Question: TCGA - Correlation between gene expression and CNV
gravatar for rin
9 months ago by
rin30 wrote:

Hi everyone

I am new here and at the bioinformatics world and I would appreciate your help. I am currently looking into correlating gene expression and CNV data from TCGA, most probably about colorectal or ovarian cancer. After some data exploration, I found out than only a small percentage of samples are from normal tissues. That being said, should the DEGs identification be done only between paired (tumor - normal) samples, even if the statistical power would be low? With the aim of correlating the above mentioned data, a meaningful correlation analysis would be 1. between DEGs and amplified/deleted genes or 2. correlation between the expression (not taking into account differential expression, but all the expression data from tumor samples) and the CNV?

Thanks for helping!

cnv rna-seq correlation tcga R • 587 views
ADD COMMENTlink modified 9 months ago by Kevin Blighe41k • written 9 months ago by rin30
gravatar for Kevin Blighe
9 months ago by
Kevin Blighe41k
Guy's Hospital, London
Kevin Blighe41k wrote:

Yes, the number of Tumour-Normal pairs in the TCGA RNA-seq data is low. Others have somewhat circumvented this issue by not doing any direct comparisons and instead answering the question: 'What is highly and lowly expressed in the tumour and normal samples separately?' This is how cBioPortal does it, and the default is Z-score > 2 for highly expressed and Z-score < 2 for lowly expressed. Z-scores should ideally be produced from the logged, normalised counts.

I would take this approach (above) and correlate the highly and lowly expressed genes to the CNVs.

Of course, any logical approach will be fine.


ADD COMMENTlink written 9 months ago by Kevin Blighe41k

Thank you a lot for your comments and help, Kevin!

ADD REPLYlink written 9 months ago by rin30

Hi again!

Looking at it a little more, I have seen that a NB distribution is used from DEseq2 and EdgeR to normalize gene expression data, meaning that a Z-score would not be valid ( or at least have similar interpretation) as if when using a normal distribution. Am I understanding something wrong?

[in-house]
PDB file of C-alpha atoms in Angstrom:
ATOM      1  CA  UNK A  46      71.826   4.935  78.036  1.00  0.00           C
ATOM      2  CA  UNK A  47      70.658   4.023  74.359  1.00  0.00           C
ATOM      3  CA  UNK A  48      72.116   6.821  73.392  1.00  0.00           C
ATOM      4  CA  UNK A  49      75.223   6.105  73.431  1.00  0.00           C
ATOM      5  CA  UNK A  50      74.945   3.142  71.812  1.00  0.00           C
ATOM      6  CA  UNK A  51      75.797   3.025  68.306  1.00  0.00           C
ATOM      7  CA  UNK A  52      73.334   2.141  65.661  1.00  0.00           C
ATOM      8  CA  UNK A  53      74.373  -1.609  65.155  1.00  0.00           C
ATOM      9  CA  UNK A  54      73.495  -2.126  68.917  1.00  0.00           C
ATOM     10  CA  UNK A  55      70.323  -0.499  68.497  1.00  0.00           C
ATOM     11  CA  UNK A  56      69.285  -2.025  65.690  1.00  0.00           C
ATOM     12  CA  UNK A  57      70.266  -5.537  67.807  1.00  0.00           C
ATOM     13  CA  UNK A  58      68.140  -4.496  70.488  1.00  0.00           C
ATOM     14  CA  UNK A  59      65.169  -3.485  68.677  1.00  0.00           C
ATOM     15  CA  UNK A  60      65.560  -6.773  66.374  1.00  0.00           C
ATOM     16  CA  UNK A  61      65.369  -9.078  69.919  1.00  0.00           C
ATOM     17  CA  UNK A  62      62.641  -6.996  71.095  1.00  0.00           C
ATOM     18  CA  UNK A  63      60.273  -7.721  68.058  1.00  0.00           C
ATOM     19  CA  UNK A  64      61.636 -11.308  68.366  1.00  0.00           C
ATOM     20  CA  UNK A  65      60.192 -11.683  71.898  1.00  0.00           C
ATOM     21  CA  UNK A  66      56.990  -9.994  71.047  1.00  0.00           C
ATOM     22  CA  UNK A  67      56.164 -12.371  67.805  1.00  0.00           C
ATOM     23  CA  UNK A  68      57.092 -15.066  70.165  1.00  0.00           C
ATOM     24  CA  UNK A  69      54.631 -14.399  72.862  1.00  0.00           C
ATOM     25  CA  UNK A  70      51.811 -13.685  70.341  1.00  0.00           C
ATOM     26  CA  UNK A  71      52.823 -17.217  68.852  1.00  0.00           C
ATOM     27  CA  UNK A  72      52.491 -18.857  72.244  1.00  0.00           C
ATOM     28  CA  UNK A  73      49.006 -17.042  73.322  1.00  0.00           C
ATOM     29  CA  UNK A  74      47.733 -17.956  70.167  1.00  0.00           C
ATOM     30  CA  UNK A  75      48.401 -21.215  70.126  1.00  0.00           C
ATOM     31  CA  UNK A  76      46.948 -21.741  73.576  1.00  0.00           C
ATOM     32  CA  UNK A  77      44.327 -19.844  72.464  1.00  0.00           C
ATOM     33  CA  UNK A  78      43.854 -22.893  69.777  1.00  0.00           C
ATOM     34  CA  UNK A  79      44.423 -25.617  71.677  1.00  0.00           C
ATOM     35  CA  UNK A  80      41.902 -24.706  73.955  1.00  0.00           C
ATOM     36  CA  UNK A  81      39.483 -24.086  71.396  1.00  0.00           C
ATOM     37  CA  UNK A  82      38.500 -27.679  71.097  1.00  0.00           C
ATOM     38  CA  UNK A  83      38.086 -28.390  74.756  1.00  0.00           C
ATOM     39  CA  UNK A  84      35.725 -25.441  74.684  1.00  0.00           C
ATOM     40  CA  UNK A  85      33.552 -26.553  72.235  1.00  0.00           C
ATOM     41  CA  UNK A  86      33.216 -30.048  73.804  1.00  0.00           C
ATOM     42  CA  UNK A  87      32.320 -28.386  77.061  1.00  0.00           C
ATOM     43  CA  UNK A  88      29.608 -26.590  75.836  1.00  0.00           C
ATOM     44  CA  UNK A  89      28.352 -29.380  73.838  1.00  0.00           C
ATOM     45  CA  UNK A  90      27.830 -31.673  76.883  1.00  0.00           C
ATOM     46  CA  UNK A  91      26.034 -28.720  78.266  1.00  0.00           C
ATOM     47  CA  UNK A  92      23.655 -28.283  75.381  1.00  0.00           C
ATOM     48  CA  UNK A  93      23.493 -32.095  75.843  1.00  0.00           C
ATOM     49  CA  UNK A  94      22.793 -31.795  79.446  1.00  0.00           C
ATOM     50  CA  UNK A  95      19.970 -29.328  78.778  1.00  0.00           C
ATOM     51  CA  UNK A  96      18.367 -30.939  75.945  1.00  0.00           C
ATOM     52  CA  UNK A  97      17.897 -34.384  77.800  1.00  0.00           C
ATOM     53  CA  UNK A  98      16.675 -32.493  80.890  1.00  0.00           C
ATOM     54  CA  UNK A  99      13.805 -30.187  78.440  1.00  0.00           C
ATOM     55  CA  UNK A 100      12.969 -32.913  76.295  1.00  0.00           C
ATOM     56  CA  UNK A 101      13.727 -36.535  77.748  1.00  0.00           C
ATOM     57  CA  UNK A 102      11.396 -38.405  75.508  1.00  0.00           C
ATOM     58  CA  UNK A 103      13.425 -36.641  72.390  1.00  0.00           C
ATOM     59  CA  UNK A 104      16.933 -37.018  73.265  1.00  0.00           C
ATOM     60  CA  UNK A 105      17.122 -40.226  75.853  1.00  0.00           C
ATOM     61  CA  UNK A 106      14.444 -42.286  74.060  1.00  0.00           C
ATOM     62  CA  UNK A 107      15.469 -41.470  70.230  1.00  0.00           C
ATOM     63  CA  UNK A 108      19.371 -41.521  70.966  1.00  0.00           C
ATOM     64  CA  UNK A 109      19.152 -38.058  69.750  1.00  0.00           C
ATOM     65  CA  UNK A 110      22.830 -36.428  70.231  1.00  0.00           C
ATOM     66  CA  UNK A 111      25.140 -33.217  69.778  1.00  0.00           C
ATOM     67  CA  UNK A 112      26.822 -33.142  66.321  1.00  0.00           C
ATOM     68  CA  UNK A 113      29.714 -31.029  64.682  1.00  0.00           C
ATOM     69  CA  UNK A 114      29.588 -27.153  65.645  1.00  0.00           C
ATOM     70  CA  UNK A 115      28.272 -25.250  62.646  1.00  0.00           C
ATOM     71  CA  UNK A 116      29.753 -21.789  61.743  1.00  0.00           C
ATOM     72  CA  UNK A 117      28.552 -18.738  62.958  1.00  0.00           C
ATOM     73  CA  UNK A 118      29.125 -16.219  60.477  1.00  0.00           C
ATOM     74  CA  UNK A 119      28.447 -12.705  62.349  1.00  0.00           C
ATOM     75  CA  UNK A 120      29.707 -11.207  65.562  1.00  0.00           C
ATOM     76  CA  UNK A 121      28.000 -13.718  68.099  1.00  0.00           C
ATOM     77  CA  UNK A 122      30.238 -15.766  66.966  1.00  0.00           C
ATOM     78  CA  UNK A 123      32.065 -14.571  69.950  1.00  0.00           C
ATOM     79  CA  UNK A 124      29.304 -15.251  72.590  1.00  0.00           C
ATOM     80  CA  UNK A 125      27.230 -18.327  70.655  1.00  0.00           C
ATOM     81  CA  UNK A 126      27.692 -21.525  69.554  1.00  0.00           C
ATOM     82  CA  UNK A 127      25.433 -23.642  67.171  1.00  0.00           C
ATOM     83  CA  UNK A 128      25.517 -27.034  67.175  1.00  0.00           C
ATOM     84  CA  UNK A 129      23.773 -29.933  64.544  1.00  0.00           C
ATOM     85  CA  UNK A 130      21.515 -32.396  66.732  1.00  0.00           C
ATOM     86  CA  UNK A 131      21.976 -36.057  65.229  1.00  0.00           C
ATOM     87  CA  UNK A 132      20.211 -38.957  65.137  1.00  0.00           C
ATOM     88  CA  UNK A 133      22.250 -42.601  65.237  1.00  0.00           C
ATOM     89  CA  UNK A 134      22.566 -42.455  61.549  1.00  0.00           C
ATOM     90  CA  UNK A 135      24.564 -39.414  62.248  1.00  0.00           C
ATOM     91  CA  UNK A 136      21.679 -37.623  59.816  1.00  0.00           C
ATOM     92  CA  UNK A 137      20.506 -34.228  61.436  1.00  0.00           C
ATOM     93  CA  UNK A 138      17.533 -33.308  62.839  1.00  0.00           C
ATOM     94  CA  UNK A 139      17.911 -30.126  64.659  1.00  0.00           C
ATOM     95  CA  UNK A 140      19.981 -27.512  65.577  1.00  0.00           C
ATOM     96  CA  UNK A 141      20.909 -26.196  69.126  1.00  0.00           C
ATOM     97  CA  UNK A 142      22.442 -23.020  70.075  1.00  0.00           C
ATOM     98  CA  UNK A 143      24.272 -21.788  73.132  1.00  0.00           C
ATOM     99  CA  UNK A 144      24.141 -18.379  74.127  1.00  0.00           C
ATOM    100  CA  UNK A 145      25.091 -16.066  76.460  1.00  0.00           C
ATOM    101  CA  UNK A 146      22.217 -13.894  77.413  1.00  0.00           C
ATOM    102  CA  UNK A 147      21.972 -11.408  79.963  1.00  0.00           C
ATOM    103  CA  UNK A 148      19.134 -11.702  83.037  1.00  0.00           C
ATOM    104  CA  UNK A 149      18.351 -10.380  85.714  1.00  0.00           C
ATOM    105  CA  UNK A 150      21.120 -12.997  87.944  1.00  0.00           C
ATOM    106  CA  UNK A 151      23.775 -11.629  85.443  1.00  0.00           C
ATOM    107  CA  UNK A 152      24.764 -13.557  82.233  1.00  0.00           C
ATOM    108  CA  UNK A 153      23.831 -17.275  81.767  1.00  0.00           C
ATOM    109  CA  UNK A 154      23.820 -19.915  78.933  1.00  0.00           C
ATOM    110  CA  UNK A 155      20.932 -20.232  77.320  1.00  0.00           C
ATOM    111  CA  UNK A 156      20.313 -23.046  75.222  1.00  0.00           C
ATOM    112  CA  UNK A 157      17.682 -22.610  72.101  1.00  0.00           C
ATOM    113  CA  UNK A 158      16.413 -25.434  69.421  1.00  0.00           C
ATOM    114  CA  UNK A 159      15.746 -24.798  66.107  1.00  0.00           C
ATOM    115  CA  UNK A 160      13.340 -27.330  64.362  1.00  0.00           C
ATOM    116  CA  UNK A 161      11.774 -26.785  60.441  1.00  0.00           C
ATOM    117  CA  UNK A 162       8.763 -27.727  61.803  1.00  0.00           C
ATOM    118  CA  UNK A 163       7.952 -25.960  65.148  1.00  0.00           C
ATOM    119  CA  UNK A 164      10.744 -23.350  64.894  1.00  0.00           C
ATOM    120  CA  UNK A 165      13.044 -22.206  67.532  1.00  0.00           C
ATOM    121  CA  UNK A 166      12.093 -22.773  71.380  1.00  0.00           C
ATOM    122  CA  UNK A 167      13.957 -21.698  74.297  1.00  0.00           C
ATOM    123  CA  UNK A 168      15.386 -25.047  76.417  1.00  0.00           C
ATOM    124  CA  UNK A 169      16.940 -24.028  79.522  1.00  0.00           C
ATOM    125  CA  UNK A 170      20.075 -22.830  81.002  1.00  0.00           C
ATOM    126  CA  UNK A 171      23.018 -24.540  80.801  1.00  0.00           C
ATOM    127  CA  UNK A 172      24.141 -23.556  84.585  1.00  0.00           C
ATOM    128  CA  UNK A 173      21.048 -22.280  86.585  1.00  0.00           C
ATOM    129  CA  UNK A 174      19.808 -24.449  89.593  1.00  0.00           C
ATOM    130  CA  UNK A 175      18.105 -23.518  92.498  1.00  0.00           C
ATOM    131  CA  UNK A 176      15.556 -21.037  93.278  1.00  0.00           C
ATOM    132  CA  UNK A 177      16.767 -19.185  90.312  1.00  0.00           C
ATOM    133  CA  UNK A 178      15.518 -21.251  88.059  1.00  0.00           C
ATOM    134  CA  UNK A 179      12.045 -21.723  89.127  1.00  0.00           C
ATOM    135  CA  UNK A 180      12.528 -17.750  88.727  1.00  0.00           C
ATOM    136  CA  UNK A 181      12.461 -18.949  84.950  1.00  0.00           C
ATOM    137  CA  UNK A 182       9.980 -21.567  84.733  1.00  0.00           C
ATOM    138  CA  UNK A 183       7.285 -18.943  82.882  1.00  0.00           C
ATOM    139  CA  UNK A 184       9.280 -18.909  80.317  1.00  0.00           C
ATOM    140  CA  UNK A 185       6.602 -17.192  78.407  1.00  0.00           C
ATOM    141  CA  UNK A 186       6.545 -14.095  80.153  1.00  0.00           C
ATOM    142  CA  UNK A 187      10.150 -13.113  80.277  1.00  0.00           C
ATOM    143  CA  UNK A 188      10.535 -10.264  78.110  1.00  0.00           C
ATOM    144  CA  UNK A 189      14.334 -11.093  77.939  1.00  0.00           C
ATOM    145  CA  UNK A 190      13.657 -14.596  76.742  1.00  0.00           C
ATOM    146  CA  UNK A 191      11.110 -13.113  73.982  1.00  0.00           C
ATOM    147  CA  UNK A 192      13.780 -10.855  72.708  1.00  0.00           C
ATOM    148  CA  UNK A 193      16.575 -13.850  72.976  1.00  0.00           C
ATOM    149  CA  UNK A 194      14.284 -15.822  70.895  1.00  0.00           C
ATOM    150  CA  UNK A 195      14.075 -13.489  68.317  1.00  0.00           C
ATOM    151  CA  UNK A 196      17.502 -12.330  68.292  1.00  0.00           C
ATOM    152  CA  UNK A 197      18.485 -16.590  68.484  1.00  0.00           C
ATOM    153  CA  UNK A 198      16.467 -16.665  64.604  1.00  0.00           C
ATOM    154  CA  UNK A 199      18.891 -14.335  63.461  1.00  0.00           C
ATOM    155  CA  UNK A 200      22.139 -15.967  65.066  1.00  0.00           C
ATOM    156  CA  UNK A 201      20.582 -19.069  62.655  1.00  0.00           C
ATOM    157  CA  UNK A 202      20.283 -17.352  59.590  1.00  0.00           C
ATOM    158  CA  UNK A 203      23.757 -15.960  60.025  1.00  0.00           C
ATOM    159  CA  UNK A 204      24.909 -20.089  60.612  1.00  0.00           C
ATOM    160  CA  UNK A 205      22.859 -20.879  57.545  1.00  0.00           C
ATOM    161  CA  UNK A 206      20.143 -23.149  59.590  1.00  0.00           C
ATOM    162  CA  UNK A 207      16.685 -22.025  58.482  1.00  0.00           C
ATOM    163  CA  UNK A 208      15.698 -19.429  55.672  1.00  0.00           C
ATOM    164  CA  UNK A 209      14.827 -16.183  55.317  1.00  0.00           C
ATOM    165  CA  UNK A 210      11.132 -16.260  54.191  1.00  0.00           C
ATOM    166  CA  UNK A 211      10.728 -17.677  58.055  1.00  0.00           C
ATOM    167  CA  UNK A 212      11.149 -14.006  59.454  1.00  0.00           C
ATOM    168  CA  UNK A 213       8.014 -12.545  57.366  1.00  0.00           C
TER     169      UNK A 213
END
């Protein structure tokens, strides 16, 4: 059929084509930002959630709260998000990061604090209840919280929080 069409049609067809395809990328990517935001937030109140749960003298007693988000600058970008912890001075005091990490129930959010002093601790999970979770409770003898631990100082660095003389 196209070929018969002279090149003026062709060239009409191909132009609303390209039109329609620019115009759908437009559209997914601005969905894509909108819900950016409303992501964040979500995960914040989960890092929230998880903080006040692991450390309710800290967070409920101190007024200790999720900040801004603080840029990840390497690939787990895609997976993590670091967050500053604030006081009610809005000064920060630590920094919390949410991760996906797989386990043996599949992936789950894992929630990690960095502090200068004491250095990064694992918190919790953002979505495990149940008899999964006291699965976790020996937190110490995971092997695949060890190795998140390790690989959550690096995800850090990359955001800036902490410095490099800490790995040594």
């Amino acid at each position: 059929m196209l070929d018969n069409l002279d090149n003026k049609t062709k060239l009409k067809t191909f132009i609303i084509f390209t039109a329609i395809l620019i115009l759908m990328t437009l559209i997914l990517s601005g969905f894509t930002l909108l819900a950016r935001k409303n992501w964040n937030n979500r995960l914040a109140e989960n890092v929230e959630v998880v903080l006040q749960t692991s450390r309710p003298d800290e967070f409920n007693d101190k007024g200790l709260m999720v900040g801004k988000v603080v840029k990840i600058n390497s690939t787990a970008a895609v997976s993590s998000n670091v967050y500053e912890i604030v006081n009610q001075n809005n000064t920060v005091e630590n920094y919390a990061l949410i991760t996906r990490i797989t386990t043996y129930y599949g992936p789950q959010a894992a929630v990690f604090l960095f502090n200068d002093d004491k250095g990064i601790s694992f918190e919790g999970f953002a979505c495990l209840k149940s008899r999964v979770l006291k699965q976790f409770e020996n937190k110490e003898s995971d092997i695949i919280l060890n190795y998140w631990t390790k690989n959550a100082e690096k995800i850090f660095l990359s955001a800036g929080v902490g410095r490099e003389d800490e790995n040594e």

Elaborating a little more to make myself as clear as possible. A possible workflow would be:

  1. Check if raw count data downloaded from TCGA follow a normal distribution.
  2. If not, log2 transform.
  3. Remove genes with low read counts.
  4. Calculate mean and of Gene A across samples >> Get a z-score for Gene A
  5. Repeat for all genes.
  6. Select genes with score > or < 2.

Are there any steps that I am missing/not understanding correctly? In other words, normalization techniques proposed, such as those using median or quantiles, should not be considered?

When it comes to the correlation: CNVs will have to be done by pairwise comparison of normal-tumor samples. Would it still be valid to correlate them to the genes found from the process above?

Thanks once again!

ADD REPLYlink modified 9 months ago • written 9 months ago by rin30

The idea was to download TCGA RSEM counts, normalise them in DESeq2 / EdgeR, produce logged data from this (via regularised log in DESeq2 or logCPM in EdgeR), and then transform to Z-scale. I would then obtain the CN segment data from Broad Institute's Firebrowse server, and, finally, conduct either a correlation or regression analysis between the RNA-seq genes with |Z|>2 or 3 and the CN segments identified. There will obviously be other issues along the way.

ADD REPLYlink written 9 months ago by Kevin Blighe41k

Hi Kevin! Coming back to this (almost ancient now) post for a follow-up question!

I used indeed DESeq2 with a design of ~tumor + normal. One think I am quite unsure about is whether I should compute the Z-score, as (expression in my samples - mean expression in normal samples) / st. dev of expression in normal samples from the results of rlog.

Am I missing something?

Thank you!

ADD REPLYlink written 6 months ago by rin30

Hey rin, To transform to Z-scores, you just need to do:

ADD REPLYlink written 6 months ago by Kevin Blighe41k
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